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Philippe de Champaigne

Philippe de Champaigne - The Last Supper - WGA4710
La Cène, ca. 1652

Born this day in 1602, Champaigne came from a poor family from Brussels—in contrast to Van Dyck who came from Antwerp from a well-to-do family—and his work is characterized by both portraiture and religious scenes, which he excelled at equally brilliantly. Champaigne embodies the French Baroque, and although he may have lacked some of the compositional genius of Rubens, he made up for it with drama, color, and always attention to anatomy without exaggeration.

In the above example, his take on The Last Supper reveals the very French contrast of warm and cool colours that is immediately pleasing to the eye. Despite the horizontal composition, it is the facial features of the apostles, especially against the dark background, with faint light coming in from the far right window in a small room that makes this rendition more intimate, more real. Placement of the hands seems to have been a Flemish fascination, and Champaigne had a definite gift for arm gesture. It is interesting how every apostle has their own unique gesture. This does two things: it defines the character of each individual, while at the same time is a compositional device to direct our eyes along the painting—each figure seems to point with their hands and faces towards Christ and the person next to them. A curiosity: there is no food whatsoever on the table, except for the wine and bread near Jesus—compare with Leonardo's version. I love the shadows Champaigne puts on the tablecloth, especially of the far right figure who strangely does not look at us at all. Compared to Judas on the left, with money bag in hand, these two figures on opposite ends of the table seem to suggest philosophical opposites also: betrayal vs honesty, greed vs generosity, empiricism vs Platonism. The large wine jug on the floor, as if unimportant, contrasts strongly with the smaller one on the table beside Christ, and here Champaigne articulates the major difference between celebration and friendship with the holy blood of Jesus. What is amazing is how he painted the reflections on the convex surface of the wine jug, fuzzy yet highly accurate.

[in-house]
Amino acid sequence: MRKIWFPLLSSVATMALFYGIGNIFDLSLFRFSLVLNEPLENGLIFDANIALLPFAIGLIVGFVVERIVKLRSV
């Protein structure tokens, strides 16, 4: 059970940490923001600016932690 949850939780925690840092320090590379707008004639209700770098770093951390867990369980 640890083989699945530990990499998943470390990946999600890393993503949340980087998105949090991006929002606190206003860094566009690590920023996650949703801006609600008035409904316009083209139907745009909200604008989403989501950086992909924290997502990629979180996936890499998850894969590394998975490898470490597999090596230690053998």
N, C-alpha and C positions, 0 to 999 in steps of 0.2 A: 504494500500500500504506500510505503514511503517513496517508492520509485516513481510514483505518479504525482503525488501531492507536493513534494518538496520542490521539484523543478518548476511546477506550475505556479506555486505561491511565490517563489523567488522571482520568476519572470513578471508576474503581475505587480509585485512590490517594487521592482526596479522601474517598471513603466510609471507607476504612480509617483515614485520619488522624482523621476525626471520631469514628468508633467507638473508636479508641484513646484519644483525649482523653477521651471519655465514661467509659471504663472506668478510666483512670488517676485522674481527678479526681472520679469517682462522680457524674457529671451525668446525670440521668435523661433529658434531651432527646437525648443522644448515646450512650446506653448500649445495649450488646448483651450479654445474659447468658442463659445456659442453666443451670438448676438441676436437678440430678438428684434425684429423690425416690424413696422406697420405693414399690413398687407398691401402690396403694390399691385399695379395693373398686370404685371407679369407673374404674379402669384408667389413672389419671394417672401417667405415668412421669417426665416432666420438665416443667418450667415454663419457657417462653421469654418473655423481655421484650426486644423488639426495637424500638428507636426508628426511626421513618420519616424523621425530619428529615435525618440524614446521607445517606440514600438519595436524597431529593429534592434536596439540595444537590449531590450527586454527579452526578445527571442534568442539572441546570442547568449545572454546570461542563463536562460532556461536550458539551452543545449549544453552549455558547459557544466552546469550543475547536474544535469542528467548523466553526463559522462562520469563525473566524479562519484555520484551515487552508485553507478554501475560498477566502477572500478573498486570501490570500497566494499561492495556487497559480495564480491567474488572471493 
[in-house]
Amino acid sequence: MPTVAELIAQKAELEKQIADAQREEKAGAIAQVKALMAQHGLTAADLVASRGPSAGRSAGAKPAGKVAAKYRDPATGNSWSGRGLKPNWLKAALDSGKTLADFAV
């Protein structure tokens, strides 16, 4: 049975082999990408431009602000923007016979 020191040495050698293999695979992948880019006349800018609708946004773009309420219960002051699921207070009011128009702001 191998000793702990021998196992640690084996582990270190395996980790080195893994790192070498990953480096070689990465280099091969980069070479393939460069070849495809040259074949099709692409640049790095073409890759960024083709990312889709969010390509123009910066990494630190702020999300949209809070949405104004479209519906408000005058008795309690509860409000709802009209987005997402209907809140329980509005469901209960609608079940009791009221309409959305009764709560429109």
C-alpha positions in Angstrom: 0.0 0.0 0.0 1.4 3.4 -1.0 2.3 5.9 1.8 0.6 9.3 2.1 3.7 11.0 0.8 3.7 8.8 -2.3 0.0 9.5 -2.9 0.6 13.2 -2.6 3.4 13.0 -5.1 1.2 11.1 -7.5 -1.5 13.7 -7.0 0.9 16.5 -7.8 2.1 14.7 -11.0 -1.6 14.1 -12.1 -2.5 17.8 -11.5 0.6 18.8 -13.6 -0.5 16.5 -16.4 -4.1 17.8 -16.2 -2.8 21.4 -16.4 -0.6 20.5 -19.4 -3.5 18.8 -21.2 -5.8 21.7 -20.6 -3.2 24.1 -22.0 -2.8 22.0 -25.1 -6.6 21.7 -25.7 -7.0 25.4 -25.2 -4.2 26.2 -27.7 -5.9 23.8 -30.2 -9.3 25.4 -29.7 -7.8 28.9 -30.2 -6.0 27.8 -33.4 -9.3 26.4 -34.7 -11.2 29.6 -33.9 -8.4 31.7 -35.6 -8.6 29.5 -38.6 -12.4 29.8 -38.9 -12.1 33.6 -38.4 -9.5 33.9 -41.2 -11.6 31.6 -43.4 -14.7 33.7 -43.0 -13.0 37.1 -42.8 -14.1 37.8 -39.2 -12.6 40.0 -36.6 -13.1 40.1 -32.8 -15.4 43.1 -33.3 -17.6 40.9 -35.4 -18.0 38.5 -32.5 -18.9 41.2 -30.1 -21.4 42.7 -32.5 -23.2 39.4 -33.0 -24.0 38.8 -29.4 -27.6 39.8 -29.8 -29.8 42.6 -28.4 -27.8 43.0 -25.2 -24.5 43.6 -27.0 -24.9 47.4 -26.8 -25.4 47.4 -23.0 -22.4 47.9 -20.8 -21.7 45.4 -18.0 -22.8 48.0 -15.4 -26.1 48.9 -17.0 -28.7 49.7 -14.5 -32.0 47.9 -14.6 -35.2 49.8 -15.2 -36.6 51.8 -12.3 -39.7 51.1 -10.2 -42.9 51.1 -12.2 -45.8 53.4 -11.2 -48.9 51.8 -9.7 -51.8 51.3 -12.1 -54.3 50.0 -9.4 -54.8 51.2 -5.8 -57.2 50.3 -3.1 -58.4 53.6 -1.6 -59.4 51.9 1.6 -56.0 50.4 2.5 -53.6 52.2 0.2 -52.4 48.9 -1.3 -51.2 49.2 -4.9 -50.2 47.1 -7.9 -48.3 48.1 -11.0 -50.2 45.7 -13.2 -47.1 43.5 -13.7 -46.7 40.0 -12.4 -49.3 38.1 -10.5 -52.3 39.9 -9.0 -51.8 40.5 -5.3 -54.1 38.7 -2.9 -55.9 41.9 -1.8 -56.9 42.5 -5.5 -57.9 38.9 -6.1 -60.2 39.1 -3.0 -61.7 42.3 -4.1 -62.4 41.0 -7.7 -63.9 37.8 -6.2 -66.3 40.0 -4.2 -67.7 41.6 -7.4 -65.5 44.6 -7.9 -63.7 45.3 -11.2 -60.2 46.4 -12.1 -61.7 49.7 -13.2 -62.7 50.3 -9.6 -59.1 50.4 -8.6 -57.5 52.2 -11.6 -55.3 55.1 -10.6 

This is a painter's painting. The way Champaigne painted the faces of these apostles is worthy of drawing or painting study alone, not to mention the drapery and the leg of Judas. A true Baroque gem.

Philippe de Champaigne Mary Magdalene
Mary Magdalene

Champaigne's portrait of Mary here again shows his flair of drapery and hands. Mary looks away from us in full profile, with a rugged cross and bible on her table, and she is dressed in a rather simple green with beige veil. This version may have inaccurate colours, compare with this photo of the actual painting but what is clear is how Champaigne contrasts warm skin tones of her hands with the cooler facial and neck areas. A very simple portrait yet with realism and drama. He uses detail to help tell the story and explain the subject, not to detract or show off his painting bravura.

Saints Gervase and Protase Appearing to St Ambrose, 1658

A curious story, this massive painting depicts the twin brothers Gervase and Protase, first martyrs of Milan, to Saint Ambrose in a vision. Little is known about the brothers except that their parents were also martyrs, that they were scourged and beheaded by Nero or Aurelius, and that their remains were apparently discovered in 386 A.D. What is interesting about this painting is the statuesque dignity of the brothers, both in white, and again the different hand gestures. Champaigne makes a rather freaky scene into something dramatic and beautiful: the saints, under their cloud, suggest that Ambrose look for their remains under the pavement of the church, which appears here to have unusual symbolism, including a spilled urn with riches pouring out of it. Again, Champaigne uses a dark background to heighten the main action while bathing the main figures in bright, warm light.

Cardinal de Richelieu mg 0053
Cardinal de Richelieu, 1642

For the last example, I chose Champaigne's closest friend and patron, Cardinal Richelieu. One of the rare instances Champaigne doesn't use hands in a portrait, instead using the palpable red and blue fabric of the Cardinal's uniform. Look at the amazing brushwork here in the is clear Champaigne had high regard for his friend and patron, who ensured him many commissions. Although only one of many portraits he did of Richelieu, this one is the most human and real for someone of that stature, and again Champaigne seems to show his reverence for subjects with the profile. This is the kind of portrait you study at the museum up close for as long as you can.


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